Auditor wants to measure quality of Iowa Medicaid services

Sand says recent audit doesn't answer enough questions

The State Capitol dome is illuminated by the sunset in Des Moines on Thursday, Feb. 16, 2017. (Rebecca F. Miller/The Gazette)
The State Capitol dome is illuminated by the sunset in Des Moines on Thursday, Feb. 16, 2017. (Rebecca F. Miller/The Gazette)

CEDAR RAPIDS — It’s not simply about adding and subtracting numbers, Rob Sand says about his new job as Iowa State Auditor.

So the newly elected Democrat plans to follow through on his campaign promise to audit the state’s privately managed Medicaid program even though his predecessor released an audit in late November that found $126 million in savings in 2018.

The audit by Republican Auditor Mary Mosiman, who lost her re-election bid to Sand, indicated that Gov. Kim Reynolds’ administration correctly estimated $141 million in savings, attributed to the state’s switch from fee-for-service to a privately managed Medicaid system.

Echoing Democratic state lawmakers, Sand said the audit does not answer questions about how much the managed care organizations, or the private insurers that administer Medicaid coverage to Iowans, still owe health care providers for services.

Since the managed care program was implemented, providers around the state say they have wrongly been denied payments for services provided to the roughly 618,000 Iowans in the program.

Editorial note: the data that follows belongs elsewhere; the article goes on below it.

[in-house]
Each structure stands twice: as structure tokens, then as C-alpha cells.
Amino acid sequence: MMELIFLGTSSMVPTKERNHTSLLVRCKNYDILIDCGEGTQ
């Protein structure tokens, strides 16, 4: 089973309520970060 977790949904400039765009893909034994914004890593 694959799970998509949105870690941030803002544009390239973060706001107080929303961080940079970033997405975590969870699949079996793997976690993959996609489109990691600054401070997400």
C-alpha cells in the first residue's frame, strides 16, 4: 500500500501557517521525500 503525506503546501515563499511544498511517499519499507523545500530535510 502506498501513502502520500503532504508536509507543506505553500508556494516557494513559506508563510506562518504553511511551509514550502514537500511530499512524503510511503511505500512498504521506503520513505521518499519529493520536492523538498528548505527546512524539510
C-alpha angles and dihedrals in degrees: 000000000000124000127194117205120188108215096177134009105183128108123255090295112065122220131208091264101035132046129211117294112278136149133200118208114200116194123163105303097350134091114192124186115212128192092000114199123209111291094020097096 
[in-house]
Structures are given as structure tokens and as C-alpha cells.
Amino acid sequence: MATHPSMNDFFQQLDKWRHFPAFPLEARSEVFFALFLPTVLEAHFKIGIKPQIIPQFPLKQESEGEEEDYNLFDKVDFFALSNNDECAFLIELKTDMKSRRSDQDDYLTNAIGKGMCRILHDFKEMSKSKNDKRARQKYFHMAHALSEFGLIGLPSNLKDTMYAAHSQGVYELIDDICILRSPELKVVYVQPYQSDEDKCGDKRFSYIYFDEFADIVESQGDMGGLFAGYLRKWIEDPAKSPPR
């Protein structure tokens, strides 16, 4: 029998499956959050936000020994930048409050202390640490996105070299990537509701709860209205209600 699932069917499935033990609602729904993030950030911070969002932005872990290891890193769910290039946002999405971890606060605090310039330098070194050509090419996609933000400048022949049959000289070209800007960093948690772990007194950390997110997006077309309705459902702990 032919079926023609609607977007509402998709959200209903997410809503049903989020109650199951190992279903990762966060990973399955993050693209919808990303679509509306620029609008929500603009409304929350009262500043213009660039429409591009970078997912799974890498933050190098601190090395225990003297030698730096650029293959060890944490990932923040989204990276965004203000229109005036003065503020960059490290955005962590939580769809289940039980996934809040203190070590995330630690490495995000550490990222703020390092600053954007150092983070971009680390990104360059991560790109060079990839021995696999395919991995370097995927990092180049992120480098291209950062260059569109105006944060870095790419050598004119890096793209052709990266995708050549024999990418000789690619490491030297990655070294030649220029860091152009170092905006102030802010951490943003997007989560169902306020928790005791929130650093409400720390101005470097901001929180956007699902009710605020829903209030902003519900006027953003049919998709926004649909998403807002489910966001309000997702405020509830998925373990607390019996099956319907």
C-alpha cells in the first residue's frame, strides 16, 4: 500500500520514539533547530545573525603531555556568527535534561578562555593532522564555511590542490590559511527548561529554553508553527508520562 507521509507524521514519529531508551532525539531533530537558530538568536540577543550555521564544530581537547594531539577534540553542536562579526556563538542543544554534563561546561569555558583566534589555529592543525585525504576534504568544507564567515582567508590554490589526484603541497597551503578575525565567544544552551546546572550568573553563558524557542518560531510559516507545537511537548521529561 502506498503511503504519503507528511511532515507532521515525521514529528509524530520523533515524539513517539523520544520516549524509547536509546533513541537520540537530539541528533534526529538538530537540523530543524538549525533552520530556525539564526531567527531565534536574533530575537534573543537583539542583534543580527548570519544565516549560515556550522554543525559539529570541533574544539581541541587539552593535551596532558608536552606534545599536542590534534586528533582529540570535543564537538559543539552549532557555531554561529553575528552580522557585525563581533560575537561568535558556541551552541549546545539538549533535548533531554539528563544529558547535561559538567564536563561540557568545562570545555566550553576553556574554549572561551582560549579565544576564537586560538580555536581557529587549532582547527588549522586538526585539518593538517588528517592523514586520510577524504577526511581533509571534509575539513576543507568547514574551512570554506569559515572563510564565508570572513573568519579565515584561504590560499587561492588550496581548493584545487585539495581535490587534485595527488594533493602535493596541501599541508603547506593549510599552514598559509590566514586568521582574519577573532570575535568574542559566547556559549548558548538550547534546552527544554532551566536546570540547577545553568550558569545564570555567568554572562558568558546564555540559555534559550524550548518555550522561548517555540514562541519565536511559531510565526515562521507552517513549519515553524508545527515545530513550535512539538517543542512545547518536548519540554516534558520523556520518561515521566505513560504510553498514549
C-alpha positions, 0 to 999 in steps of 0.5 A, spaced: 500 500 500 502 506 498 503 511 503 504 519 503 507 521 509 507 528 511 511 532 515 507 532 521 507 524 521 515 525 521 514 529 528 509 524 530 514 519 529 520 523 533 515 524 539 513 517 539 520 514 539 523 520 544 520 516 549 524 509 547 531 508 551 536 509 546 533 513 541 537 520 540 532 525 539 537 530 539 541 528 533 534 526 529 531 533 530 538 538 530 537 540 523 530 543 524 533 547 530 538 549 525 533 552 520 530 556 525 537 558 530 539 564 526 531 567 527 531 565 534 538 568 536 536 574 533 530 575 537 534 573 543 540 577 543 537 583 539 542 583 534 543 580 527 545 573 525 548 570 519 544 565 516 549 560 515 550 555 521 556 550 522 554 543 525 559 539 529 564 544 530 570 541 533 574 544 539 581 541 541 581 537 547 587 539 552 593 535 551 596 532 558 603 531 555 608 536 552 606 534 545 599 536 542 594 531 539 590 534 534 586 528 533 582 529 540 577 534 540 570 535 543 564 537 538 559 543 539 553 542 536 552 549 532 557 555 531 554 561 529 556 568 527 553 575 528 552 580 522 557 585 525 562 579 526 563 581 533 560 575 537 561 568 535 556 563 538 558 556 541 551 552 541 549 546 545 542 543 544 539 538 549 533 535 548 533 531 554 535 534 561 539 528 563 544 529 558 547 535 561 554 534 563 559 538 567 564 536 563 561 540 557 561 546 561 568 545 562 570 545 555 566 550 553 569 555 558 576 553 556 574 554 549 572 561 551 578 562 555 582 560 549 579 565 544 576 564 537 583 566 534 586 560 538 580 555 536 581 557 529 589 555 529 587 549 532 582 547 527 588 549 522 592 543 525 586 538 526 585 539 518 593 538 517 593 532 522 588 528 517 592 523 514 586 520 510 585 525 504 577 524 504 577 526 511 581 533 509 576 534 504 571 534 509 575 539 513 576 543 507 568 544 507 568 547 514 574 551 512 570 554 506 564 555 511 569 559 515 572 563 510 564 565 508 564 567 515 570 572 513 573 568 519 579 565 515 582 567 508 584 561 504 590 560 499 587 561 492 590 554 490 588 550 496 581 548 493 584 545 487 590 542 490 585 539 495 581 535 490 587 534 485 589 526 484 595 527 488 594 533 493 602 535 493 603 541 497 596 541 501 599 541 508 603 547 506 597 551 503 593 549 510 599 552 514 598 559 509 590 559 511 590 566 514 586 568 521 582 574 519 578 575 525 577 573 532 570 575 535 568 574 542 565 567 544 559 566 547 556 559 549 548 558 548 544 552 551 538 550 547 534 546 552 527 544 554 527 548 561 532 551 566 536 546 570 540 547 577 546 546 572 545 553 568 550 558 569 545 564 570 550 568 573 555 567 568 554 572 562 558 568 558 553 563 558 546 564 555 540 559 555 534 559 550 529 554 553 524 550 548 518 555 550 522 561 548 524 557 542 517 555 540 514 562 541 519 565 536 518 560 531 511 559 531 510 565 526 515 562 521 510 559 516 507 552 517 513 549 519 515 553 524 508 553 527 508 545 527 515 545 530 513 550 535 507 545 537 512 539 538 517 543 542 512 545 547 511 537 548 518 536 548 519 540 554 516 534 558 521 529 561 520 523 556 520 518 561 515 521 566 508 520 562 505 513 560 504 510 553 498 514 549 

The audit also did not consider the services being provided or quality of those services, Sand said.

“You can’t just look at a price tag — you have to know what you’re getting in exchange, and we haven’t looked at that,” Sand told Iowa Public Television. “I think that’s really important. It doesn’t make any sense to say here’s the price without saying here’s what we’re getting.”

A week into his job, Sand said his office has an obligation “to figure out whether or not this program is meeting its goals. And one of its goals was said to be providing improved care.”


To do that, Sand said, his office will look at what he called “externalities.” His office will try to determine “if we’re failing to provide preventive medicine and it’s costing us more later on ... if we’re moving people from one form of health care to another and that’s making them unable to be productive citizens,” he said. “We can factor in those external costs.”

He thinks the Auditor’s Office staff of about 103, including 30 CPAs, can do that, but is willing to go outside state government if that’s necessary to get the most accurate answer.

“Somebody has got to try to measure it, and undoubtedly measuring it is a difficult thing to do, but we can’t just throw up our arms and say, ‘Gee, that’s too hard,’” Sand said.

The audit already is under discussion in his office, “but how long it will take, that’s another question,” he said.

“We want to make sure that we’re getting it done right,” Sand said.

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